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One thing that we know about childhood is that children have a remarkable ability to be completely IN the present moment.

This is why they would rather keep playing and not put their shoes on to go somewhere (even a place they LOVE). (Add 10 minutes.)

This is why, once shoes are on, they become entranced watching ants march down the sidewalk in front of the open car door. (Add another 2-10 minutes.)

And why – when you finally make it to your destination – they may not want to get out of the car. (Add another 2-5 minutes and now you’re really late for your next thing.)

Why does this happen?

And how can we not be so triggered by it?

First, the why. 

Because kids are completely untethered from the notion of time (in fact, until about age 3, it means absolutely nothing to them, and even then, the notion of time is pretty hazy), all they understand is what is in the Now. What is right in front of them. What is present. 

And second, because kids are pretty new to the planet, they are wide open to new experiences that seem “unimportant” to us adults.

They can experience Joy in the smallest of things.

And we adults can find this confusing and aggravating. 

Don’t they understand that time moves quickly? 

Don’t they know that we have to rush rush rush now so that we can get to the next thing and hurry up and enjoy that before rushing off to the next thing so that we can also fit that into a day that is moving faster than we anticipated and now we might have to cross something off the list of things we absolutely needed to get done today and …..

See what happened there?

How did you feel as you read that last paragraph?

I got that tight feeling in my chest as I read it (and I wrote it!) – it did not feel good.

So, what to do about it? And what does any of this have to do with Joy?

Well, here’s the thing: 

If Joy is the feeling of delight, of curiosity, of appreciation, of PRESENCE in whatever activity or place we find ourselves, then we can experience WHENEVER WE WANT.

Unlike Happiness, it is not related to a specific activity or outcome.

Joy is activity-agnostic. (Which is why, even in Death and War, it is still possible to experience Joy.)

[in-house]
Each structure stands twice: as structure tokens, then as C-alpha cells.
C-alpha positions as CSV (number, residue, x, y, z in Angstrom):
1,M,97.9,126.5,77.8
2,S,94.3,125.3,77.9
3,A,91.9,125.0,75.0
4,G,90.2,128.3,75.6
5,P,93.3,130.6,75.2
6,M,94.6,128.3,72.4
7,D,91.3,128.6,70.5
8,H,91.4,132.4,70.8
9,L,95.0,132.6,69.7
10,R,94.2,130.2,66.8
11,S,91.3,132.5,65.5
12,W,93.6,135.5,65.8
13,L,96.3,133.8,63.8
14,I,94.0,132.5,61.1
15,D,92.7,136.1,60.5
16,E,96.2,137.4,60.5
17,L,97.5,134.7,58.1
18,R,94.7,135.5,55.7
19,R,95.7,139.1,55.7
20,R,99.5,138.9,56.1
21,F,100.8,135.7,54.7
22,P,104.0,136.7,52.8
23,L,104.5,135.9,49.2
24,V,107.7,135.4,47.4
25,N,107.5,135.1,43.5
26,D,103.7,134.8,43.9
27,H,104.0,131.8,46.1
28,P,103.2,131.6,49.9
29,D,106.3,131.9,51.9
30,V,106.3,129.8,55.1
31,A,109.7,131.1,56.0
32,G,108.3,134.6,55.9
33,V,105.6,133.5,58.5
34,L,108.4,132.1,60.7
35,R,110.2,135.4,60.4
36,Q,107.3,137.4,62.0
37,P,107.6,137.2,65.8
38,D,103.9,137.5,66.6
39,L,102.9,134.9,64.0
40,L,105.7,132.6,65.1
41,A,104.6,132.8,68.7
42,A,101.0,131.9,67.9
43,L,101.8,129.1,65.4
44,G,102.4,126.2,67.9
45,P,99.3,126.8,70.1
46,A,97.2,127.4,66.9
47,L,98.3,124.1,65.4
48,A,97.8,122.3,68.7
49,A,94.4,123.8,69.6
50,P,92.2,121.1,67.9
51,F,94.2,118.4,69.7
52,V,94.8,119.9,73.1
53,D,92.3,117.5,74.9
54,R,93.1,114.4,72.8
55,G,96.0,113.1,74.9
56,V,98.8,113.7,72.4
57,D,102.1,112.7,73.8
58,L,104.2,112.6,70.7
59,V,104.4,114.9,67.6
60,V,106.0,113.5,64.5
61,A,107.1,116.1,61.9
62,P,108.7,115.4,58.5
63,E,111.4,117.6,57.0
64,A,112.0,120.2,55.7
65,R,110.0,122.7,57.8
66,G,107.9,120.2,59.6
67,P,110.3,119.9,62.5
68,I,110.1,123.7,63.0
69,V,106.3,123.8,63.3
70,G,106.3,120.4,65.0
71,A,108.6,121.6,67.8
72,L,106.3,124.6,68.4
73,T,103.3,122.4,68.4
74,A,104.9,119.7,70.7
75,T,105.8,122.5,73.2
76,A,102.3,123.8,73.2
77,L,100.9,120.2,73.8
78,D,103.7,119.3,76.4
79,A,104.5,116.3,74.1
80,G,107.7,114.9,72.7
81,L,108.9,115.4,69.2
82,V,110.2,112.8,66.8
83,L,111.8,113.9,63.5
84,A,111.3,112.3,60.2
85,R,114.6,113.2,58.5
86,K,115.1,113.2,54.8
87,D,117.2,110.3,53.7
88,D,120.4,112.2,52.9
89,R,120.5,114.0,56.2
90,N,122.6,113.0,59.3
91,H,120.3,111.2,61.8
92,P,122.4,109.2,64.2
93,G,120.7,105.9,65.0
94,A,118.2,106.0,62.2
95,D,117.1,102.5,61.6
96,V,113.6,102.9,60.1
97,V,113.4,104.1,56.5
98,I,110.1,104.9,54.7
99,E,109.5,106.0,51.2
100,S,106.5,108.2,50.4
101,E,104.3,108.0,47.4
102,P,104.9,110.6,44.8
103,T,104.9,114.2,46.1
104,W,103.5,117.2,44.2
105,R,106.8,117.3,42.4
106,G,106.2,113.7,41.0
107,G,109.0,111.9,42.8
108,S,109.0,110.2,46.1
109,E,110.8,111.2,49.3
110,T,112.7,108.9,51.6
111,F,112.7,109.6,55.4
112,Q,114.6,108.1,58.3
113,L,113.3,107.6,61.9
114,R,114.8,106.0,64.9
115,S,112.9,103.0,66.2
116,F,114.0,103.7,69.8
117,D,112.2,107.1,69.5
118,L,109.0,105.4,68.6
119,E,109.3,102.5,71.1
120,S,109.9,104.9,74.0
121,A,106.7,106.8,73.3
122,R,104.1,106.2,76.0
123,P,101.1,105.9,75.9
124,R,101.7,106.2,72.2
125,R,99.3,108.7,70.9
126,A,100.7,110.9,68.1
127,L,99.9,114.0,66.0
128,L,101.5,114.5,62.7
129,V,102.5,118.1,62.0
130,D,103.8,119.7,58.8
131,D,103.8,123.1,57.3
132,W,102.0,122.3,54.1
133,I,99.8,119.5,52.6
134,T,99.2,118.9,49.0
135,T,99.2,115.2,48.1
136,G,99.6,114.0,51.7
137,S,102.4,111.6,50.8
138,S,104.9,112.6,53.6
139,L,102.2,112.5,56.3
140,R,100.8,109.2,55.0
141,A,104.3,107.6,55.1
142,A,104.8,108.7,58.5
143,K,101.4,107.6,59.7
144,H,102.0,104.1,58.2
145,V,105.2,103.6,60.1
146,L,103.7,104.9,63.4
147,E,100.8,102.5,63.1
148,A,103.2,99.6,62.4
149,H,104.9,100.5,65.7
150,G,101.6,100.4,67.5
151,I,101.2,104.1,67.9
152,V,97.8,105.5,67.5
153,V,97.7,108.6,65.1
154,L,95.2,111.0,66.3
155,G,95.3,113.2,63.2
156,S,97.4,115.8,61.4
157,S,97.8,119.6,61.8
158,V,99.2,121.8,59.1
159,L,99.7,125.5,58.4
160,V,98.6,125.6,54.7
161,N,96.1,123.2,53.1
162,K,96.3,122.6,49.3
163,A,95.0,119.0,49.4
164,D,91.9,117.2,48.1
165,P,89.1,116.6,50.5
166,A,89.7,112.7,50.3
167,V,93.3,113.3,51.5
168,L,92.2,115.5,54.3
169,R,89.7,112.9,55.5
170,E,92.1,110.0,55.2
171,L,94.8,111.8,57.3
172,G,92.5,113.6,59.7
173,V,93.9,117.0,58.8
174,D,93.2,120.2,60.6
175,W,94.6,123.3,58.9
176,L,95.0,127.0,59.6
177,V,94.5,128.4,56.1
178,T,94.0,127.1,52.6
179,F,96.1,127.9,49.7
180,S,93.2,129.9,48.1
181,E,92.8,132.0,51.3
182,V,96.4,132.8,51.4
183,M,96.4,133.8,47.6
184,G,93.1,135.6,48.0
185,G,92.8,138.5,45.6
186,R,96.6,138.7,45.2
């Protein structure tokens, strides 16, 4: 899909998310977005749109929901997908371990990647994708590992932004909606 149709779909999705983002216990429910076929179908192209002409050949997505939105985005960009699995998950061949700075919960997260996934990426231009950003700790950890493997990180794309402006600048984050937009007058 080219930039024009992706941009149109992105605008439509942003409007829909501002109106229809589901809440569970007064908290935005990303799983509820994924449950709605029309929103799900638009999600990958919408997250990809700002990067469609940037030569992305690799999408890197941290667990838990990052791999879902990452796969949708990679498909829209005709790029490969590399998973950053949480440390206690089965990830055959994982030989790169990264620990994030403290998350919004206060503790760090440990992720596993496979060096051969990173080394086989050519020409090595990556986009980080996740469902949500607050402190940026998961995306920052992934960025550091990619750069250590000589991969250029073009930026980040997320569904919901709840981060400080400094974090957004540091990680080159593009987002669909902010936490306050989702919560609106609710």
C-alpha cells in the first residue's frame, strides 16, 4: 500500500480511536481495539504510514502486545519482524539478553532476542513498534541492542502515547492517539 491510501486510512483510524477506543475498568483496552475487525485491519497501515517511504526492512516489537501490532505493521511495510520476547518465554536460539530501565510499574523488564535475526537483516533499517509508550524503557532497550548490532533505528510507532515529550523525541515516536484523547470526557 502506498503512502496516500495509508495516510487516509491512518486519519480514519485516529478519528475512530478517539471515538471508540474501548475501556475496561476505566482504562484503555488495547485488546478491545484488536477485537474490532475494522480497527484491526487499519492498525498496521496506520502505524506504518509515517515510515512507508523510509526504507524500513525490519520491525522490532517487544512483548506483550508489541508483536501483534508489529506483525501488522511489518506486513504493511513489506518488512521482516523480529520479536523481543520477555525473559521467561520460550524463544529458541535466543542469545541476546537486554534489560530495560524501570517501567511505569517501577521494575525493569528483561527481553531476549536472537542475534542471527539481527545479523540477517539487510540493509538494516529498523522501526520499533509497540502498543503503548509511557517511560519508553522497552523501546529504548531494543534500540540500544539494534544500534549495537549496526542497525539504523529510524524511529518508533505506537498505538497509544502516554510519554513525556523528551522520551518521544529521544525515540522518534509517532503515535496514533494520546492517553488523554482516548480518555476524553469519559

Ok, but what does that mean for those of us who are just trying to make it through the day? 

How can I – a frazzled, exhausted parent at holiday time – experience more joy?

Try this:

Enter into the present moment with your child. Watch them having their moment. Do what they are doing. Fully. Without distractions. (Set a timer if you need to, but do this!)

So, if they only want to play with the wrapping paper of the very expensive gift that Grandma bought them, watch them play with the wrapping paper. 

If they want to play with a toy in an unusual way, watch them play with it in that way (and maybe even join them).

When we let kids lead during play, they listen more often when you ask them to do something and they grow in confidence, gratitude, satisfaction and self-esteem.

And you get less stressed. Win-Win, no?

There’s no limit to the amount of Joy a person can feel. It’s not a limited resource. We don’t have to spend it wisely or measure it out in certain doses. But we do have to practice recognizing it and fostering it.

What does it feel like for you when you allow yourself to join in your child’s feelings of Joy?

Will you let me know?

PS. Sometimes expressions of Joy in young children are loud and “out of control”. Remember that they’re still learning and that they will need LOTS of practice. A gentle reminder or a walk outside might help.

PPS. If you read this and thought: “Nope. I can’t”. We’ve got a new Raising Orchid Kids class starting in January that might be a good place to be. You can read more about the program at

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